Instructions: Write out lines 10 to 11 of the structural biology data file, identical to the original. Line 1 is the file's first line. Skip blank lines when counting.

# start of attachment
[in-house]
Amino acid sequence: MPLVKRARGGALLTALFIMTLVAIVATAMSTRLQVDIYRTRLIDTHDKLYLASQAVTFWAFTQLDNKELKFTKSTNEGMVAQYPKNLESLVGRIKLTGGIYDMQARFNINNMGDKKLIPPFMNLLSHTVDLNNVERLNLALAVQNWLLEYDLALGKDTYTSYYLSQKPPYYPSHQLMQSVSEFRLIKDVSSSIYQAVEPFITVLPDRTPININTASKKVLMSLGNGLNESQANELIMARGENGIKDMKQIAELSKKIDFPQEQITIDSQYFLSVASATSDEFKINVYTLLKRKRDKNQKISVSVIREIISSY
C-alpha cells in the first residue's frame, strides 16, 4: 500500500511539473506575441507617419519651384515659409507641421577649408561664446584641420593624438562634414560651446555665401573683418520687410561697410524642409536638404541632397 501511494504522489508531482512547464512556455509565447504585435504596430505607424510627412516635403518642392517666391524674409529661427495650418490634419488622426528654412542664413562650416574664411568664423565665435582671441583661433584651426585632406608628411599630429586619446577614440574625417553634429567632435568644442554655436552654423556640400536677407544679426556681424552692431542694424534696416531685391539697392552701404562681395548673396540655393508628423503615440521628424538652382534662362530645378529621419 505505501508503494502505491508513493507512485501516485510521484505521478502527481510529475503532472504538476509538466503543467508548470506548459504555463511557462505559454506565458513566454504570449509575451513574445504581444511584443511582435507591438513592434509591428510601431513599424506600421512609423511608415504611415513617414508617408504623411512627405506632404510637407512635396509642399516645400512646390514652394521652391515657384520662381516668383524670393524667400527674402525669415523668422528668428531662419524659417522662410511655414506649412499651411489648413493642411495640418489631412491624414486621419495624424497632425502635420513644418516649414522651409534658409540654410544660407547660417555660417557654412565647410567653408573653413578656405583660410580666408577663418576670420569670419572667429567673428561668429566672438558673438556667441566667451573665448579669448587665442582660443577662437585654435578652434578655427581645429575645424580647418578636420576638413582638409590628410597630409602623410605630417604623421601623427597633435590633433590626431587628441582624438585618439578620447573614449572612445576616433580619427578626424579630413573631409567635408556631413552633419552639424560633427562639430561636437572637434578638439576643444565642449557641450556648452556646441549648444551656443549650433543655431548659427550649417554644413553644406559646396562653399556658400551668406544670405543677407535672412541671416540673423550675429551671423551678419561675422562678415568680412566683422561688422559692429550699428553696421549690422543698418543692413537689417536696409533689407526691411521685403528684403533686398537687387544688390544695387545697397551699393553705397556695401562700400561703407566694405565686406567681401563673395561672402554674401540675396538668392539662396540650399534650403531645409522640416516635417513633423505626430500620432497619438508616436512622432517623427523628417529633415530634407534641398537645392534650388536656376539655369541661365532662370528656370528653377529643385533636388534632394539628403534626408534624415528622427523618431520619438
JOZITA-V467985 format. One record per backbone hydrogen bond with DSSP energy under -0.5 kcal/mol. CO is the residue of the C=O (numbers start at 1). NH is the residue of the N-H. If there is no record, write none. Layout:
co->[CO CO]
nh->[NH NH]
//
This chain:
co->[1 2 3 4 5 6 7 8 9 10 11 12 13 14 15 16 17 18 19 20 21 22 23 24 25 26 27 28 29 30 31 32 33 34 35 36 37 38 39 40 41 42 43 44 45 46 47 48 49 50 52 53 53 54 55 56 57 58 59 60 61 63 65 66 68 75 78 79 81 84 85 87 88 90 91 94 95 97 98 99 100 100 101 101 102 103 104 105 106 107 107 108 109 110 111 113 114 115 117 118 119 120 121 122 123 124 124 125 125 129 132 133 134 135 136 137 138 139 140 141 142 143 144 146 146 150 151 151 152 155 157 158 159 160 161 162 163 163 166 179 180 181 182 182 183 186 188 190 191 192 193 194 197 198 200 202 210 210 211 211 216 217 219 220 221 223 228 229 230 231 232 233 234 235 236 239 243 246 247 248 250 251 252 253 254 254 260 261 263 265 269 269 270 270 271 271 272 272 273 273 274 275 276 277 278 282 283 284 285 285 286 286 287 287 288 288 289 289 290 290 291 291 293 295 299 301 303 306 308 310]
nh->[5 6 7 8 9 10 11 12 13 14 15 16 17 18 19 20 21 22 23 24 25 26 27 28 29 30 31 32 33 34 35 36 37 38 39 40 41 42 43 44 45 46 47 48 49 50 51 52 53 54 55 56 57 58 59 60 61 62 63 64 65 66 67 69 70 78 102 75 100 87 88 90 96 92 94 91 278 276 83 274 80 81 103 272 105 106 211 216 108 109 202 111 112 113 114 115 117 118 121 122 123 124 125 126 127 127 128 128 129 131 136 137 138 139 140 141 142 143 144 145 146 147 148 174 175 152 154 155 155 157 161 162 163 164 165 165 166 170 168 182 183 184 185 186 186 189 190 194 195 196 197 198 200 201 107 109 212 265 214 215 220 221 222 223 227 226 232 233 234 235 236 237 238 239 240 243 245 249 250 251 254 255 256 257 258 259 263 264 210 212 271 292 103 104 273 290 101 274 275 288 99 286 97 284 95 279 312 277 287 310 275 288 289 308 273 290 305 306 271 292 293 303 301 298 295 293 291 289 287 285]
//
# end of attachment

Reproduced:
nh->[5 6 7 8 9 10 11 12 13 14 15 16 17 18 19 20 21 22 23 24 25 26 27 28 29 30 31 32 33 34 35 36 37 38 39 40 41 42 43 44 45 46 47 48 49 50 51 52 53 54 55 56 57 58 59 60 61 62 63 64 65 66 67 69 70 78 102 75 100 87 88 90 96 92 94 91 278 276 83 274 80 81 103 272 105 106 211 216 108 109 202 111 112 113 114 115 117 118 121 122 123 124 125 126 127 127 128 128 129 131 136 137 138 139 140 141 142 143 144 145 146 147 148 174 175 152 154 155 155 157 161 162 163 164 165 165 166 170 168 182 183 184 185 186 186 189 190 194 195 196 197 198 200 201 107 109 212 265 214 215 220 221 222 223 227 226 232 233 234 235 236 237 238 239 240 243 245 249 250 251 254 255 256 257 258 259 263 264 210 212 271 292 103 104 273 290 101 274 275 288 99 286 97 284 95 279 312 277 287 310 275 288 289 308 273 290 305 306 271 292 293 303 301 298 295 293 291 289 287 285]
//